Summer is in full gear. Which means there is a lot to do in the garden, there always is isn't there? The tomatoes and peppers are beginning to produce and in a couple short weeks should be ready to pick. Here are a few summer gardening tips to help you in your garden. Watch for Pests Always be vigilant in the garden. Pests can appear at any time, some of which will decimate a crop in a few short hours if you aren't observant. Squash vine borers are out. I found one yesterday on a zucchini. The eggs are laid at the base of the plant and when they hatch the larvae burrow into the stem and eat they way up which eventually kills the squash plant. If you see sawdust at the base of your squash cut the stalk and kill the larvae inside. Then cover the base of…

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Propagating Plum Trees from Hardwood Cuttings

Last year my plum tree was the victim of a savage deer rubbing attack. The bark was stripped all the way around the trunk leaving no possibility of water passing toward the top of the tree through the cambium layer. It was frustrating to say the least. Two varieties of plum trees are necessary for good cross pollination to produce fruit and one of mine was doomed. Or so I thought. I took a chance and cut the plum tree down then took cuttings from the top of the plum that had not yet had time to dry out. I treated the cuttings with rooting hormone then stuck them in pots of soil. I put about 9 cuttings each in small 6 inch square nursery pots. I was in a hurry and just used whatever soil I had around at the time. I didn't expect much but figured it was…

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Propagating Grape Vines through Greenwood Cuttings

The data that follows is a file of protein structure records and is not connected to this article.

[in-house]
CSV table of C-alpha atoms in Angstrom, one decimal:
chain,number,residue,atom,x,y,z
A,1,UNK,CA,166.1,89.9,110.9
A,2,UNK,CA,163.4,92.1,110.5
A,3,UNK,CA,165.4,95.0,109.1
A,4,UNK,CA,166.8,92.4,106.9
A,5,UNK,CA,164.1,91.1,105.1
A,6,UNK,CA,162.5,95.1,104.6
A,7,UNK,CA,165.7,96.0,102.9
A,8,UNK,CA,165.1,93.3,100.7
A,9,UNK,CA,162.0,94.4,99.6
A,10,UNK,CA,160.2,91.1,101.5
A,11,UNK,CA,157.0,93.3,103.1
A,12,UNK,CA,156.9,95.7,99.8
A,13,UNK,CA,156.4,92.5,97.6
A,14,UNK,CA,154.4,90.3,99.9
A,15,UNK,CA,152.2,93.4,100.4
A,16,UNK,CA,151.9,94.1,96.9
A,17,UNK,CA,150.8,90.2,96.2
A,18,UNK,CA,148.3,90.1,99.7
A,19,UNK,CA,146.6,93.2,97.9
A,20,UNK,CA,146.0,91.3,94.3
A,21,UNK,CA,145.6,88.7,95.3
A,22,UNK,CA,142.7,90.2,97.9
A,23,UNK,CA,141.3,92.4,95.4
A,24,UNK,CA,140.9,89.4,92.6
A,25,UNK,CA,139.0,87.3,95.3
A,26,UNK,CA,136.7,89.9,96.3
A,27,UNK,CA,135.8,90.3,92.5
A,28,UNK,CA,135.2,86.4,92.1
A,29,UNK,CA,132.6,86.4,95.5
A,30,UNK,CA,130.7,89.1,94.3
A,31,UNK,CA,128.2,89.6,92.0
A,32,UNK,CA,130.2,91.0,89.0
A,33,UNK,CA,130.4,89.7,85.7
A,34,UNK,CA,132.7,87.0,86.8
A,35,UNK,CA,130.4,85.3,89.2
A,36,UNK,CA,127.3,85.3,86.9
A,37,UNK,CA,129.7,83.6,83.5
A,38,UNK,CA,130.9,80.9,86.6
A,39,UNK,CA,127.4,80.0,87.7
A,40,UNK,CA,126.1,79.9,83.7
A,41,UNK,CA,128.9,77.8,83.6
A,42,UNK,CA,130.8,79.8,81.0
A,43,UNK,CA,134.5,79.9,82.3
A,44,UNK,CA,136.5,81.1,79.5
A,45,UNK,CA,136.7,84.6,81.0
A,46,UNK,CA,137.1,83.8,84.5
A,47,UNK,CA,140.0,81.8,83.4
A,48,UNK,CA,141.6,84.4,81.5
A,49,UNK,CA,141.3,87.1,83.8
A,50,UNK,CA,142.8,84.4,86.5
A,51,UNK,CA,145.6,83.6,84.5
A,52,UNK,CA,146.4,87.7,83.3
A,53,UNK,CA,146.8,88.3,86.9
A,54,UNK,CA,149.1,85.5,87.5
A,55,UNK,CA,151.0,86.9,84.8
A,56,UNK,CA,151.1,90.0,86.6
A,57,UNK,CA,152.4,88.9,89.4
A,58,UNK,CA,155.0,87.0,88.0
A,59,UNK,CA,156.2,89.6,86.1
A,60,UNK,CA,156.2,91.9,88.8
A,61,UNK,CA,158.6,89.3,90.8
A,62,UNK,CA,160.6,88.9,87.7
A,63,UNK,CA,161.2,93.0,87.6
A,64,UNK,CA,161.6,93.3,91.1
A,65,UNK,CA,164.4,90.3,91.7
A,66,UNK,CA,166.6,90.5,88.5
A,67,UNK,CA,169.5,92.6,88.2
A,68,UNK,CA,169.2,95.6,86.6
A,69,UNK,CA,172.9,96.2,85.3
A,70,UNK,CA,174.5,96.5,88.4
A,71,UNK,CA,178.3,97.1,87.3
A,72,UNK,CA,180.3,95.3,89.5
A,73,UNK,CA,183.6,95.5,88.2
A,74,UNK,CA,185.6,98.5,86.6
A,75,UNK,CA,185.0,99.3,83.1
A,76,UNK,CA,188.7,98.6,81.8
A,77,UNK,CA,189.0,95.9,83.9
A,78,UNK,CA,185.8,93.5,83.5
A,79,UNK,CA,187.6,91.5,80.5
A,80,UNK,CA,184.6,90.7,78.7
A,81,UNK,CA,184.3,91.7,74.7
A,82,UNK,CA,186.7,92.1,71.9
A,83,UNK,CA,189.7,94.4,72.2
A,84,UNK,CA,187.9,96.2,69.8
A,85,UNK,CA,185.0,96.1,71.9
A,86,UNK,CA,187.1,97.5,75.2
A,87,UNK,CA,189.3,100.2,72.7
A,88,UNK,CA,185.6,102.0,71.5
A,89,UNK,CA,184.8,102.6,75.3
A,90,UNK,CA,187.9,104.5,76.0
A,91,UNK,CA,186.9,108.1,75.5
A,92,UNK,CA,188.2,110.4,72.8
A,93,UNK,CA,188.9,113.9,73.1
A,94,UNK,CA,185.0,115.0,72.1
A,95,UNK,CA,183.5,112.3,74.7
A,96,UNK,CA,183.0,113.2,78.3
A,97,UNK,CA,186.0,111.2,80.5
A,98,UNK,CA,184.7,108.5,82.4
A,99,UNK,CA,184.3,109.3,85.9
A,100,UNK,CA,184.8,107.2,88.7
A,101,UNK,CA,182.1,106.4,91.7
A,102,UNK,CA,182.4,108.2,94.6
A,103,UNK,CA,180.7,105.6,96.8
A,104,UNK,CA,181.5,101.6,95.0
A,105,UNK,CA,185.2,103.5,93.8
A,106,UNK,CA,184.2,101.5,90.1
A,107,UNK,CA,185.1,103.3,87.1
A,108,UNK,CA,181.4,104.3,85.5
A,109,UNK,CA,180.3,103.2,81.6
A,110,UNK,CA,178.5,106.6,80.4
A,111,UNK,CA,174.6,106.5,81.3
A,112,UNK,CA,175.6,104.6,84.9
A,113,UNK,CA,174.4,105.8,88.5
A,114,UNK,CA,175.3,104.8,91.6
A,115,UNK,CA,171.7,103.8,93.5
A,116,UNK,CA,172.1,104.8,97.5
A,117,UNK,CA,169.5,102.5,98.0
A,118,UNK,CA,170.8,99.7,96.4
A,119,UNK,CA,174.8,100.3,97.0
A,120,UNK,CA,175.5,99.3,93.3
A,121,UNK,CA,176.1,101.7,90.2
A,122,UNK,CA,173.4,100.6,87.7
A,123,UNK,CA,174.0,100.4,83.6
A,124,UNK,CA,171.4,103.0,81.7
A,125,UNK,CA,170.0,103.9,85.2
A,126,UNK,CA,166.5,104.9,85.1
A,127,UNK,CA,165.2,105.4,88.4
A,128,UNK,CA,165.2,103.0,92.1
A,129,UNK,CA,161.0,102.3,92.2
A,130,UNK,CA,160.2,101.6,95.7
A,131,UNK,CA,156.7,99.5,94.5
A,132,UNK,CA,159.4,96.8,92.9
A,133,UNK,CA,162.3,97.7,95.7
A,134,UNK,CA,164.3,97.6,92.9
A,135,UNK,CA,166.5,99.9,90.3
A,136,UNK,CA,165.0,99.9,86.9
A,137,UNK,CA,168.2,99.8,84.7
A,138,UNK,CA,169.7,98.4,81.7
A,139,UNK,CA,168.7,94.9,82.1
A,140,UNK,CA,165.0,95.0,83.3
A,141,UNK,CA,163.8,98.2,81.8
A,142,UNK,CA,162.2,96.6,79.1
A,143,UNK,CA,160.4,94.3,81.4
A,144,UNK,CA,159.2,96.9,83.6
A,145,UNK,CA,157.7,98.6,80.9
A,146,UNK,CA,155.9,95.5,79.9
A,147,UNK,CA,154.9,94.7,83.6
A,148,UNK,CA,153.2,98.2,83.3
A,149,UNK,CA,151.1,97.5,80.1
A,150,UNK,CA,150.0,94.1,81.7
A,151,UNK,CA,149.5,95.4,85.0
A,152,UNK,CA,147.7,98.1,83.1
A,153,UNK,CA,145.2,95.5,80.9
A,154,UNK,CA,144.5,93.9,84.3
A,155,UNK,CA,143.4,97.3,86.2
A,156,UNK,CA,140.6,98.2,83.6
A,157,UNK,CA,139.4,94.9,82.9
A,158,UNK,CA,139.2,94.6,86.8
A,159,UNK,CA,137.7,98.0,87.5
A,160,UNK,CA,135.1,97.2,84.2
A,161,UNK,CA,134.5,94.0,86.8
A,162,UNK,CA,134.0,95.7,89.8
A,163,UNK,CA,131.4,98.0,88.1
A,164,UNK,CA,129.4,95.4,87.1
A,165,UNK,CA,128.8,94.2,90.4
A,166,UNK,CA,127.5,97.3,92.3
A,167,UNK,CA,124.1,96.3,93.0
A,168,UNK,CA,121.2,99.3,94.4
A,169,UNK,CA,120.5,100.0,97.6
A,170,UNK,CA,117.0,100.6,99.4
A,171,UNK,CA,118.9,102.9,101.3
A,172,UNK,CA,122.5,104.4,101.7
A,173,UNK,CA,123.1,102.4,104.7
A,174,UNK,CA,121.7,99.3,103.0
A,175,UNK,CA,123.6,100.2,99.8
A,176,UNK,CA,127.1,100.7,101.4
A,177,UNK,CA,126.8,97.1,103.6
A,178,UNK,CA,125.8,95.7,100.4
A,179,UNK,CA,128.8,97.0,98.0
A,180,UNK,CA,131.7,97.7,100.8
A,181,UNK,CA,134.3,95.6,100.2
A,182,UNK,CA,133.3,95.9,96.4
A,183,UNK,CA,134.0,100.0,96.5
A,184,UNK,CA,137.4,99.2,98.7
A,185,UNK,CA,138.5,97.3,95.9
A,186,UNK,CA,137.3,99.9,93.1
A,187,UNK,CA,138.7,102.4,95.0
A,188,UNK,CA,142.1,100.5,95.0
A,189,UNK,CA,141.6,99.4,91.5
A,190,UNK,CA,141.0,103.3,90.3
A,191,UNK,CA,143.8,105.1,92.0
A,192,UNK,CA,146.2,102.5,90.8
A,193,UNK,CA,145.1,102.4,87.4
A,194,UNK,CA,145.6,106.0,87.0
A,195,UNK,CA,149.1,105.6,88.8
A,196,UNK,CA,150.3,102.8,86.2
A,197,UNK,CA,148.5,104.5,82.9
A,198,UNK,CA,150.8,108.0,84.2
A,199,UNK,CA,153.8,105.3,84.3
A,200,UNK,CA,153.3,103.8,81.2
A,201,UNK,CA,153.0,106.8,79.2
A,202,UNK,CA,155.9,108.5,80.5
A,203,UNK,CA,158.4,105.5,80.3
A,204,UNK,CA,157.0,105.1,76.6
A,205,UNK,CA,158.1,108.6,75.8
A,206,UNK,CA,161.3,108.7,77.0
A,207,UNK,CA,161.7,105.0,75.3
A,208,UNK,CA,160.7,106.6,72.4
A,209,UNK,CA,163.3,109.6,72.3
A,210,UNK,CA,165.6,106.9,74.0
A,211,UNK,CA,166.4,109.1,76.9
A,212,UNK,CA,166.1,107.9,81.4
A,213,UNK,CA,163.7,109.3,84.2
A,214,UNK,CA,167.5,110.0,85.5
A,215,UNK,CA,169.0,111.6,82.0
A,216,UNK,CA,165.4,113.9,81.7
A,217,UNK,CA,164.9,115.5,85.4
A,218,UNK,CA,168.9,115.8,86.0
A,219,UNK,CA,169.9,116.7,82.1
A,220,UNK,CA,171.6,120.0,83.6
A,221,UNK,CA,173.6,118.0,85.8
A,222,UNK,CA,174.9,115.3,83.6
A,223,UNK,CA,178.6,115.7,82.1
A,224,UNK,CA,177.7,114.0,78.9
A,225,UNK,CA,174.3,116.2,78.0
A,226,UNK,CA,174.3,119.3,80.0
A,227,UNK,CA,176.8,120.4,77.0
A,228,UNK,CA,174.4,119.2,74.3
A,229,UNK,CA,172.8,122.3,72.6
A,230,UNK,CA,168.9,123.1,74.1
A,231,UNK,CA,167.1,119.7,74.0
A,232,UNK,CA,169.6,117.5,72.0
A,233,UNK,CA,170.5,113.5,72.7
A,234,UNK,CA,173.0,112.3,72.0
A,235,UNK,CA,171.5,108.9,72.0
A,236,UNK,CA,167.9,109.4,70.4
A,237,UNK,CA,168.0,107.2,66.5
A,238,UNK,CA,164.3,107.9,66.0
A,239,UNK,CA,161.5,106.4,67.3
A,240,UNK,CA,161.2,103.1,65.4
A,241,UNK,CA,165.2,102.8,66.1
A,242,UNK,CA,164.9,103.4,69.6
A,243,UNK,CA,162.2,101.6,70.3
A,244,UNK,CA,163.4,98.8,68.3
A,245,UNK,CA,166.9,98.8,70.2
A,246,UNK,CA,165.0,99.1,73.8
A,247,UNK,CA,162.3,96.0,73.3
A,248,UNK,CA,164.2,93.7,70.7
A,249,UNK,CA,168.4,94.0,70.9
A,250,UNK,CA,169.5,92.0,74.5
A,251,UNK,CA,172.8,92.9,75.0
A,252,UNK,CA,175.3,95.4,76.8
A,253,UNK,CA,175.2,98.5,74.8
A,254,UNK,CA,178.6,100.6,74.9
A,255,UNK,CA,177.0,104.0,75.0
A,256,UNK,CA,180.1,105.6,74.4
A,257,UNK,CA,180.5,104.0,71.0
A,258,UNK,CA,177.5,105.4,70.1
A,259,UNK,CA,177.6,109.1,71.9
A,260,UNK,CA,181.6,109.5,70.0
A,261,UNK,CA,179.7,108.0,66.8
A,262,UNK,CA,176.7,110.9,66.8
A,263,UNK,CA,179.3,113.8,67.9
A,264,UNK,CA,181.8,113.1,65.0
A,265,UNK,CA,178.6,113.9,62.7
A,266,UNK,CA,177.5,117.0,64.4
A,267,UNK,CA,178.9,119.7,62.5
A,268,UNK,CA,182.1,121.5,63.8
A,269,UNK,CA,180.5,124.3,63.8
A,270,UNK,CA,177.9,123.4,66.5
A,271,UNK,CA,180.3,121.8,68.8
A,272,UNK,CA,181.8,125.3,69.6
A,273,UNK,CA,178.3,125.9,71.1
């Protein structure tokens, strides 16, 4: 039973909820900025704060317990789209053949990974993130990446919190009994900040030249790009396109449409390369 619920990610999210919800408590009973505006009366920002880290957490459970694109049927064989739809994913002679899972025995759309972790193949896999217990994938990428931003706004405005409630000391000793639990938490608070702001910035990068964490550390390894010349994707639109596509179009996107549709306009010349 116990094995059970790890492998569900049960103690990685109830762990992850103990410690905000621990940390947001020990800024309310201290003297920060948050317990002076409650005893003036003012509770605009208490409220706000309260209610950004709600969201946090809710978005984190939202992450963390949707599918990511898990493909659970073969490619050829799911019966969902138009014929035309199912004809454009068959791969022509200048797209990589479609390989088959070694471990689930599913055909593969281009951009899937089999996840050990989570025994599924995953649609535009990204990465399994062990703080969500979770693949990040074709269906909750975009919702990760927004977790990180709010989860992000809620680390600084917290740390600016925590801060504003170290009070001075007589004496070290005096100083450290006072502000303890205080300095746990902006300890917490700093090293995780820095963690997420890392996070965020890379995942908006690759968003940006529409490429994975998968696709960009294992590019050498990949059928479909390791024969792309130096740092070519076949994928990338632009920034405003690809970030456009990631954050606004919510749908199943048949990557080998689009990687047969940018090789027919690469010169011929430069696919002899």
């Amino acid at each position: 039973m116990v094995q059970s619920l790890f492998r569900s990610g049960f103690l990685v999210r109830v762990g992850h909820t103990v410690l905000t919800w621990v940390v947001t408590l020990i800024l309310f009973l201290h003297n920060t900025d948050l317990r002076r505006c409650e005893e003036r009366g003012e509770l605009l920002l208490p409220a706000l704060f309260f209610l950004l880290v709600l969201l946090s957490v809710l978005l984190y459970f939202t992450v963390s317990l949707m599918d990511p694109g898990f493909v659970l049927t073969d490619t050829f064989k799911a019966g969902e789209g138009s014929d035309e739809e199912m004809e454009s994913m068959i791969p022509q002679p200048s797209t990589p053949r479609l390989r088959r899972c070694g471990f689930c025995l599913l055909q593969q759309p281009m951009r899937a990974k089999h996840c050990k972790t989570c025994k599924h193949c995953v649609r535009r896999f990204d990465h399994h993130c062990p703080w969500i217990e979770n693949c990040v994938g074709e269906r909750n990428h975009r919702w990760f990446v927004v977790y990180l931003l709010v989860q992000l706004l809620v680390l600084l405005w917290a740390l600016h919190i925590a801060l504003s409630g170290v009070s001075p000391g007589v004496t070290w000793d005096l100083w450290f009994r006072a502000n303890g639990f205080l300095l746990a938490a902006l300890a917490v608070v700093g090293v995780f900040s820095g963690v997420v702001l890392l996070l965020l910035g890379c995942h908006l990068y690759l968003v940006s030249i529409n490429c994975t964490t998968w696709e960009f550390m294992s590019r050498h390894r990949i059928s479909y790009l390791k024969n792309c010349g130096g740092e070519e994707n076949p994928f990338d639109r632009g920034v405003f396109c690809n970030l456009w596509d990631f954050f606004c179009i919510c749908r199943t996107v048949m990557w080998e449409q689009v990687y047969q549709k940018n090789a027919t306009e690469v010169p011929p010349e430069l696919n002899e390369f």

Last week I made some cuttings of my 'Concord' grape vine in an attempt to make a few more vines. Grapes are great edible plants to have in the garden whether you like eating them at the table, making juice, or even making wine.  They like a full sun location and can be bothered by several kinds of pests including the Japanese beetle.  The deer seem to have enjoyed our vines quite a bit over the years and so I've never gotten a harvest.  Hopefully this year will be different! How to Propagate Grapes from Greenwood Cuttings I took about 6 cuttings from the grape vine.  I chose cuttings that were thick enough to stand upright when stuck in my medium.  The cuttings were all greenwood which means they were relatively new growth.  If the leaves were small I left one alone and removed the rest.  If the leaves were…

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Propagating a Deciduous Magnolia Through Layering

Layering is a fantastic way to make more free plants with very little risk. Propagating a plant through layering usually involves pinning down a branch to make contact with the soil so that the branch can begin forming roots.  I've used layering to propagate more difficult to root plants like oak leaf hydrangeas.  Below you will find a short video I put together on layering a deciduous magnolia ('Jane').  It took a few months for the magnolia roots to form but as you can see in the video the layering technique was very successful. The only disadvantage to rooting a plant through layering is that you are limited in the amount of material you can produce.  That's not really a problem if you are just make a plant or two for yourself or a friend. Here you can find more information on plant propagation.